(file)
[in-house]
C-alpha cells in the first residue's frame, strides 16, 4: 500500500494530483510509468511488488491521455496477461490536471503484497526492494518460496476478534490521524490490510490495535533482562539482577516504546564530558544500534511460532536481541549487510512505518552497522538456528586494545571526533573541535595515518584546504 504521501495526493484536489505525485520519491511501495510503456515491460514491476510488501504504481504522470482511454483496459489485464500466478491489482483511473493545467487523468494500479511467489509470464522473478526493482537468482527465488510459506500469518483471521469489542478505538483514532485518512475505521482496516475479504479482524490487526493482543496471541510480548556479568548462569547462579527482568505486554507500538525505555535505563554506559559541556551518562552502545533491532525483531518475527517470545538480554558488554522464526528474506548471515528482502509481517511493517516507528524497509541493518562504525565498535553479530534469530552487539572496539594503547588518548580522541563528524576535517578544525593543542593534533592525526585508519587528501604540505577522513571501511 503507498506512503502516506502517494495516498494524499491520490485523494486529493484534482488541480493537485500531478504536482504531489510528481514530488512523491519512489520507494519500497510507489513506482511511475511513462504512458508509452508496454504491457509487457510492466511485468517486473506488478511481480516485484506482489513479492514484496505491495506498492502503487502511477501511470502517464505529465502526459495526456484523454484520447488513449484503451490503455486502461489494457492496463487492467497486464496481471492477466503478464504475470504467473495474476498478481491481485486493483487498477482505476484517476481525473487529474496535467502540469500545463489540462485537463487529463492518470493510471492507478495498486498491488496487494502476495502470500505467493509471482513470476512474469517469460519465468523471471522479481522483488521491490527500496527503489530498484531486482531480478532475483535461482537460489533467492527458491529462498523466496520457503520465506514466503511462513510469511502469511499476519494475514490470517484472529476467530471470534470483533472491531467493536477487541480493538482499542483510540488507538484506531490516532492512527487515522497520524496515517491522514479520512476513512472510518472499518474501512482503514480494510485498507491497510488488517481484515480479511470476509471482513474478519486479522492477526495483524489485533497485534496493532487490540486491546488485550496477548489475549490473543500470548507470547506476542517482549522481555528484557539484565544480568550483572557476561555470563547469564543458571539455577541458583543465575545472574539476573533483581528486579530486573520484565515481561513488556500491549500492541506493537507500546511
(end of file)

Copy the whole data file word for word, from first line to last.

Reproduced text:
[in-house]
C-alpha cells in the first residue's frame, strides 16, 4: 500500500494530483510509468511488488491521455496477461490536471503484497526492494518460496476478534490521524490490510490495535533482562539482577516504546564530558544500534511460532536481541549487510512505518552497522538456528586494545571526533573541535595515518584546504 504521501495526493484536489505525485520519491511501495510503456515491460514491476510488501504504481504522470482511454483496459489485464500466478491489482483511473493545467487523468494500479511467489509470464522473478526493482537468482527465488510459506500469518483471521469489542478505538483514532485518512475505521482496516475479504479482524490487526493482543496471541510480548556479568548462569547462579527482568505486554507500538525505555535505563554506559559541556551518562552502545533491532525483531518475527517470545538480554558488554522464526528474506548471515528482502509481517511493517516507528524497509541493518562504525565498535553479530534469530552487539572496539594503547588518548580522541563528524576535517578544525593543542593534533592525526585508519587528501604540505577522513571501511 503507498506512503502516506502517494495516498494524499491520490485523494486529493484534482488541480493537485500531478504536482504531489510528481514530488512523491519512489520507494519500497510507489513506482511511475511513462504512458508509452508496454504491457509487457510492466511485468517486473506488478511481480516485484506482489513479492514484496505491495506498492502503487502511477501511470502517464505529465502526459495526456484523454484520447488513449484503451490503455486502461489494457492496463487492467497486464496481471492477466503478464504475470504467473495474476498478481491481485486493483487498477482505476484517476481525473487529474496535467502540469500545463489540462485537463487529463492518470493510471492507478495498486498491488496487494502476495502470500505467493509471482513470476512474469517469460519465468523471471522479481522483488521491490527500496527503489530498484531486482531480478532475483535461482537460489533467492527458491529462498523466496520457503520465506514466503511462513510469511502469511499476519494475514490470517484472529476467530471470534470483533472491531467493536477487541480493538482499542483510540488507538484506531490516532492512527487515522497520524496515517491522514479520512476513512472510518472499518474501512482503514480494510485498507491497510488488517481484515480479511470476509471482513474478519486479522492477526495483524489485533497485534496493532487490540486491546488485550496477548489475549490473543500470548507470547506476542517482549522481555528484557539484565544480568550483572557476561555470563547469564543458571539455577541458583543465575545472574539476573533483581528486579530486573520484565515481561513488556500491549500492541506493537507500546511